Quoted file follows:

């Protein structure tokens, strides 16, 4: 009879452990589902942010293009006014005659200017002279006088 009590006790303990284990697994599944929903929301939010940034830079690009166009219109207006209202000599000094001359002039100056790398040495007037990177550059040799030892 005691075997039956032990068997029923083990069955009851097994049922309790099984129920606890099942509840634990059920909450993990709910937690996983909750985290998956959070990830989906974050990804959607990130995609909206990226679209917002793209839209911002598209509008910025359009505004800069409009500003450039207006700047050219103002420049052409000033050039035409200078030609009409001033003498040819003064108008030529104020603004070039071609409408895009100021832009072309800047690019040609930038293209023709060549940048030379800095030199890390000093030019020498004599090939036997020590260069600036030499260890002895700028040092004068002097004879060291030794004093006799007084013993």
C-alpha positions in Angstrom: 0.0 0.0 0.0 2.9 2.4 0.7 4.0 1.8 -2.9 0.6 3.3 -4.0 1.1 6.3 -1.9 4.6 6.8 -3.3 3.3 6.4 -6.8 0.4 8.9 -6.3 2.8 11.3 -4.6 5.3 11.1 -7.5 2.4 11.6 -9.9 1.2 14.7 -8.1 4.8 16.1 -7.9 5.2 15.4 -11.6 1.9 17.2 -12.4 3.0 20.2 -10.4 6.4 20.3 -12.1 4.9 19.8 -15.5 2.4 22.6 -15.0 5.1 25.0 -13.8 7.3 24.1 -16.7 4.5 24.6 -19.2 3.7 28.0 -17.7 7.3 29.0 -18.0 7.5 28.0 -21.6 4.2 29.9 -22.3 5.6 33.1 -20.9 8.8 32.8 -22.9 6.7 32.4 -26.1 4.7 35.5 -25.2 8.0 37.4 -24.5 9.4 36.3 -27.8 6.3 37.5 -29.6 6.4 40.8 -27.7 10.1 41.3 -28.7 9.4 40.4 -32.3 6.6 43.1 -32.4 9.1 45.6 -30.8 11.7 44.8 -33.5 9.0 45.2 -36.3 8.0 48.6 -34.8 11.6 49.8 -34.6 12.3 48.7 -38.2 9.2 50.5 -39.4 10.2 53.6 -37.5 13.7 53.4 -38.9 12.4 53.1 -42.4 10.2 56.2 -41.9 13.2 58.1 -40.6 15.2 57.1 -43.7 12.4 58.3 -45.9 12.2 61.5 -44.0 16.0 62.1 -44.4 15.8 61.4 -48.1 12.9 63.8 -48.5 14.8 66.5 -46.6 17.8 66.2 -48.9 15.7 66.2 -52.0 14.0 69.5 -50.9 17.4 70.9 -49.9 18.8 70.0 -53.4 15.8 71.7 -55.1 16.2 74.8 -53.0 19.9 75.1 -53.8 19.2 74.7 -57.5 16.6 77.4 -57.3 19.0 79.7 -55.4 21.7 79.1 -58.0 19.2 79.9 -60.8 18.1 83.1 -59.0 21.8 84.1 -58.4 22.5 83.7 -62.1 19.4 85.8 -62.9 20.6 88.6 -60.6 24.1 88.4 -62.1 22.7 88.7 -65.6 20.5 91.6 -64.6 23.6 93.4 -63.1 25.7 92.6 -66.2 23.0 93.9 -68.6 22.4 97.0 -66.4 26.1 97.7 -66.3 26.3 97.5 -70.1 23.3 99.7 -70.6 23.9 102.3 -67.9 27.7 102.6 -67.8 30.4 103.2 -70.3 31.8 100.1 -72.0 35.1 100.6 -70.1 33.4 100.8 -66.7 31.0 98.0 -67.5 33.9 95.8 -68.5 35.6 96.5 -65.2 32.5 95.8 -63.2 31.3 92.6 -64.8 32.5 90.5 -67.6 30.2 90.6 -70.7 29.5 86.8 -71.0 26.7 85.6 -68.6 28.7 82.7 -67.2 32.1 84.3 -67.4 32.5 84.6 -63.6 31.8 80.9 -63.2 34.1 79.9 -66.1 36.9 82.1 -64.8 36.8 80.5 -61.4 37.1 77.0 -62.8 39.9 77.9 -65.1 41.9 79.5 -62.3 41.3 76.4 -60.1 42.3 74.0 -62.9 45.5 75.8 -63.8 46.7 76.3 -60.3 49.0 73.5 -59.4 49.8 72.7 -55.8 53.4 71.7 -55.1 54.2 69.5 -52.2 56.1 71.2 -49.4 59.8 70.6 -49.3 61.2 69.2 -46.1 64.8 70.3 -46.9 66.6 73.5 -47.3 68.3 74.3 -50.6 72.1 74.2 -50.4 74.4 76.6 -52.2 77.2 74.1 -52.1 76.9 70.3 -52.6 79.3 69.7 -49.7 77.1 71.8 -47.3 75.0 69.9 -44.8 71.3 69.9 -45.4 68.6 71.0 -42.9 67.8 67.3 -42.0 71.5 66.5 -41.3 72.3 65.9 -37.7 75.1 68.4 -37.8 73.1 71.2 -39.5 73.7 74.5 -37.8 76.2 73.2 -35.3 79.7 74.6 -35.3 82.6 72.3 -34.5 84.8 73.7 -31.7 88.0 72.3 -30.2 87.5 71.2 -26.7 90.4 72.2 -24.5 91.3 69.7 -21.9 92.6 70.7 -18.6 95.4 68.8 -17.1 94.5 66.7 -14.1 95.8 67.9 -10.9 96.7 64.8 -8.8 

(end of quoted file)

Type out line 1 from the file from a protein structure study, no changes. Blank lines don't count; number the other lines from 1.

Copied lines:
């Protein structure tokens, strides 16, 4: 009879452990589902942010293009006014005659200017002279006088 009590006790303990284990697994599944929903929301939010940034830079690009166009219109207006209202000599000094001359002039100056790398040495007037990177550059040799030892 005691075997039956032990068997029923083990069955009851097994049922309790099984129920606890099942509840634990059920909450993990709910937690996983909750985290998956959070990830989906974050990804959607990130995609909206990226679209917002793209839209911002598209509008910025359009505004800069409009500003450039207006700047050219103002420049052409000033050039035409200078030609009409001033003498040819003064108008030529104020603004070039071609409408895009100021832009072309800047690019040609930038293209023709060549940048030379800095030199890390000093030019020498004599090939036997020590260069600036030499260890002895700028040092004068002097004879060291030794004093006799007084013993």